|Publication number||USRE42469 E1|
|Application number||US 12/218,055|
|Publication date||Jun 21, 2011|
|Priority date||Mar 19, 2002|
|Also published as||US7030592, US7259541, US20030178971, US20060226809|
|Publication number||12218055, 218055, US RE42469 E1, US RE42469E1, US-E1-RE42469, USRE42469 E1, USRE42469E1|
|Inventors||Sun Yu, David Perrin|
|Original Assignee||Zen Design Group|
|Export Citation||BiBTeX, EndNote, RefMan|
|Patent Citations (32), Classifications (10), Legal Events (2)|
|External Links: USPTO, USPTO Assignment, Espacenet|
This application is a continuation of U.S. patent application Ser. No. 10/101,907 filed Mar. 19, 2002, now U.S. Pat. No. 7,030,592 issuing issued Apr. 18, 2006,; and a continuation-in-part of U.S. patent application Ser. No. 10/600,260 filed Jun. 20, 2003, now U.S. Pat. No. 6,995,542 issued Feb. 27, 2006, which are incorporated herein by reference.
The present invention relates to a battery charger device activated by the insertion of a battery to provide educational or entertainment routines.
The societal cost of disposable batteries will be felt for generations to come as leachants find their way into soil and ground water. While recent advances in dry cell technology have reduced the toxicity of corroding disposable batteries, the sheer quantity of discarded batteries represents a significant burden on landfills. Annual domestic consumption of disposable batteries exceeds 1.9 billion cells. In most instances, disposable batteries cost a consumer more over time than does a rechargeable battery, yet disposable batteries remain popular owing to the inconvenience of battery charging. Thus, there exists a need for a battery charger device that provides communication with the user other than battery charge status so as to encourage the battery charge. It is intended that with the usage of the present invention, chargeable batteries displace ever more disposable cells.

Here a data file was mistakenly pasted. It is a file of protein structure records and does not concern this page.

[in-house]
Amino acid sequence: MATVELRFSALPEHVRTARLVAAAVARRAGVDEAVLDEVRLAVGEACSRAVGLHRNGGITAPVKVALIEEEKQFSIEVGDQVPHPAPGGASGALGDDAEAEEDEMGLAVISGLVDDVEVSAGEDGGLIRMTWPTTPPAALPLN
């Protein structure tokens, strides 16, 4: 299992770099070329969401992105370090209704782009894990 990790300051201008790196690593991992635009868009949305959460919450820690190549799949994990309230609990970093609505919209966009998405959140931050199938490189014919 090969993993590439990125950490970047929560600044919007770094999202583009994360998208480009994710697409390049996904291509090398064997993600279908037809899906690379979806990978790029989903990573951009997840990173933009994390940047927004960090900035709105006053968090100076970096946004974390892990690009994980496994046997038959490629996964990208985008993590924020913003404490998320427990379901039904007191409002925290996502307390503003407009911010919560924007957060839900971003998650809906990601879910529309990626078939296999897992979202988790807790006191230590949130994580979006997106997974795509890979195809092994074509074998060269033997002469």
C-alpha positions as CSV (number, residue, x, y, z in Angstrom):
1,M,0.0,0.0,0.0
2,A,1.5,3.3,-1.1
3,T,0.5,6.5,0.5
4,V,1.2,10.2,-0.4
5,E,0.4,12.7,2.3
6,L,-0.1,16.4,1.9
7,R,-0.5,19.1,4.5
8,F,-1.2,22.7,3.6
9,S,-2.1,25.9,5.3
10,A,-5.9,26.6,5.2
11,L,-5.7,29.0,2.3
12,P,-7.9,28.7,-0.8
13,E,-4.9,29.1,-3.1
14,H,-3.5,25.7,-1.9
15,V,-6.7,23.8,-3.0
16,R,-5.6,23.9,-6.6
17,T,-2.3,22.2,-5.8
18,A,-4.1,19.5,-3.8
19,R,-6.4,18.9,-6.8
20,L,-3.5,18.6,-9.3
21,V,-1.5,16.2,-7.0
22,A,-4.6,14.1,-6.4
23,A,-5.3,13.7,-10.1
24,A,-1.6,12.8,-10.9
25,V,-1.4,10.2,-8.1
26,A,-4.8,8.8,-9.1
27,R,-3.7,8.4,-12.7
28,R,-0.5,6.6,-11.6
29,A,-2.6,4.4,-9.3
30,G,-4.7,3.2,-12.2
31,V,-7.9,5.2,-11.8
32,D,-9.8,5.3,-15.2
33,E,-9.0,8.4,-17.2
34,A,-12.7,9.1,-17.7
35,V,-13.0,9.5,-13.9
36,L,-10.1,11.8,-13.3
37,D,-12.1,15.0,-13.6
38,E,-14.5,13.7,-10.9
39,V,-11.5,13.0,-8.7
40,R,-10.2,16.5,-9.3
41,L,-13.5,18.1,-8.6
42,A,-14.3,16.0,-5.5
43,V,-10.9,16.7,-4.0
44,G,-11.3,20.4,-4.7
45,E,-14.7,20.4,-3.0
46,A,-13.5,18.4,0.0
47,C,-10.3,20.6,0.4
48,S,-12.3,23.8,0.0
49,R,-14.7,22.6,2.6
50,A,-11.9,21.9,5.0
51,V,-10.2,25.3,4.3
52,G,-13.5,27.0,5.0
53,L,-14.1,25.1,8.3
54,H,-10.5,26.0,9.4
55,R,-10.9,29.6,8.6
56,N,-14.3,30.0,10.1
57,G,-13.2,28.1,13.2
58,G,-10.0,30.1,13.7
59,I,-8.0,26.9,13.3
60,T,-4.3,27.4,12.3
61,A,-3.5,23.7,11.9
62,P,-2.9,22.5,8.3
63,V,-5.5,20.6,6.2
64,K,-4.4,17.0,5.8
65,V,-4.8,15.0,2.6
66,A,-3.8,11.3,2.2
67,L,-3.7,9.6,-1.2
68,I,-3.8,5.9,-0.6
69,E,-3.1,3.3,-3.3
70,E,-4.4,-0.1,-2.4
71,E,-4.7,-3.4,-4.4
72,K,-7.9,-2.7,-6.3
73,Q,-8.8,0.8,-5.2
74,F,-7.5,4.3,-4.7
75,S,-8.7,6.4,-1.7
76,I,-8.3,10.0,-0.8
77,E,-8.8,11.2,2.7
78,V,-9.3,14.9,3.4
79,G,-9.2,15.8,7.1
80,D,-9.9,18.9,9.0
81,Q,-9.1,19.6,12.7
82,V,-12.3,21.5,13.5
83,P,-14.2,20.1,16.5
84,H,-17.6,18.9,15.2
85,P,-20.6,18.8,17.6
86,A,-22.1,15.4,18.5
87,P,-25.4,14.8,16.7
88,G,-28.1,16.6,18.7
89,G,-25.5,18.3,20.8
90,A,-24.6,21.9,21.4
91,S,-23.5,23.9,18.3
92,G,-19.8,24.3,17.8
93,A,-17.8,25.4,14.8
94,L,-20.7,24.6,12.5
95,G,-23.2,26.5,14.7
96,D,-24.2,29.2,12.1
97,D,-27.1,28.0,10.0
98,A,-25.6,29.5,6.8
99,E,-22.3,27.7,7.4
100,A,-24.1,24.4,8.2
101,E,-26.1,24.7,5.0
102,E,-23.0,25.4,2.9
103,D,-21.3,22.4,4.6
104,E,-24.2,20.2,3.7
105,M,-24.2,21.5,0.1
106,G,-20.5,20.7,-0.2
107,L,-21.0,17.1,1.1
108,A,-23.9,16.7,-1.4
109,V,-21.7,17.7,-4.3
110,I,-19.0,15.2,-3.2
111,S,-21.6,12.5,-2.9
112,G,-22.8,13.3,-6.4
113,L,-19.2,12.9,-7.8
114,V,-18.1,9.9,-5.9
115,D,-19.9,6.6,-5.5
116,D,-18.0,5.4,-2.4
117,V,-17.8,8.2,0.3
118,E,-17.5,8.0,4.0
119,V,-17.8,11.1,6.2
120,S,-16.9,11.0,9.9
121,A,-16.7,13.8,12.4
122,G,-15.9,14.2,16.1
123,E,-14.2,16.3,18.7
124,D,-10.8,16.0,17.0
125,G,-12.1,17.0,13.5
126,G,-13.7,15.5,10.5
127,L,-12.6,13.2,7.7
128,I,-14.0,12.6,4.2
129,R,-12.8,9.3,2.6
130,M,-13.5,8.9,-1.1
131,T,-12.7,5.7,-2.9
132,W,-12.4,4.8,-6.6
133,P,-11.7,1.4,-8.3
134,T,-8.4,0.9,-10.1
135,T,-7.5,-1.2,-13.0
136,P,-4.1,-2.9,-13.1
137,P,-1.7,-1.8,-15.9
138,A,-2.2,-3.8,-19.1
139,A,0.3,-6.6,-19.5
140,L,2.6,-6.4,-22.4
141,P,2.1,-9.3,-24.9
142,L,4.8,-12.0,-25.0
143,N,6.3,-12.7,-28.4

A battery charger amusement device includes a battery charger having a receptacle adapted to receive a rechargeable battery. A battery recharge electronic circuit monitors the charge status of a battery placed in the receptacle. A mechanical movement signal is activated by the battery attaining a preselected charge status. The device housing is configured as an attractive item retained in sight when not in use. The mechanical movement signal of having a battery or inventive device portion pop up, begin or stop mechanical movement based on preselected battery charge status alerts a user of charge status attainment and encourages device usage.
FIGS. 4A-4D are views of housings.
The present invention is intended to add amusement value to the task of battery charging. Upon a rechargeable battery being coupled to an inventive device, an electronic circuit is activated that communicates information independent of charge status to a user. The form and content of the information so supplied is not critical. In an alternate embodiment, the present invention contains an electronic circuit that monitors battery charge status and triggers a mechanical movement signal to indicate that the battery has achieved a preselected charge status. The housing for the inventive device can take on any shape and color and be modeled into any number of humanoid, animal, vehicle, imaginary or natural forms. Similarly, the housing texture and materials of construction are not critical limitations.
Referring now to
The electronic circuit 18 in simplest form integrates a light source, laser diode or other electronic component so as to communicate sound or light information stored within the device on an integrated circuit or on a replaceable memory storage device to a user upon insertion of a battery B. The inventive device communicates information upon insertion of a rechargeable battery or through any activation switch being engaged. In alternate embodiments, the device communicates information in the form of spoken utterances or motion. Optionally, electronic circuit 18 is coupled to an information communicating component illustratively including an electric motor, a light source, a video display, a sound synthesizer, or combination thereof. In a preferred embodiment, the electronic circuit 18 includes a microprocessor (not shown) to facilitate more sophisticated communication. In a still more preferred embodiment, a microprocessor is coupled to a memory or data reading device, illustratively including a DRAM chip, CD player, DVD, hard drive, floppy disk drive, and cassette player, and combinations thereof. In still another preferred embodiment, the electronic circuit 18 is coupled to a user input interface 26. A user input interface 26 provides for an interactive question and answer format between a user and the inventive device, or data entry or icon manipulation as part of a gaming system.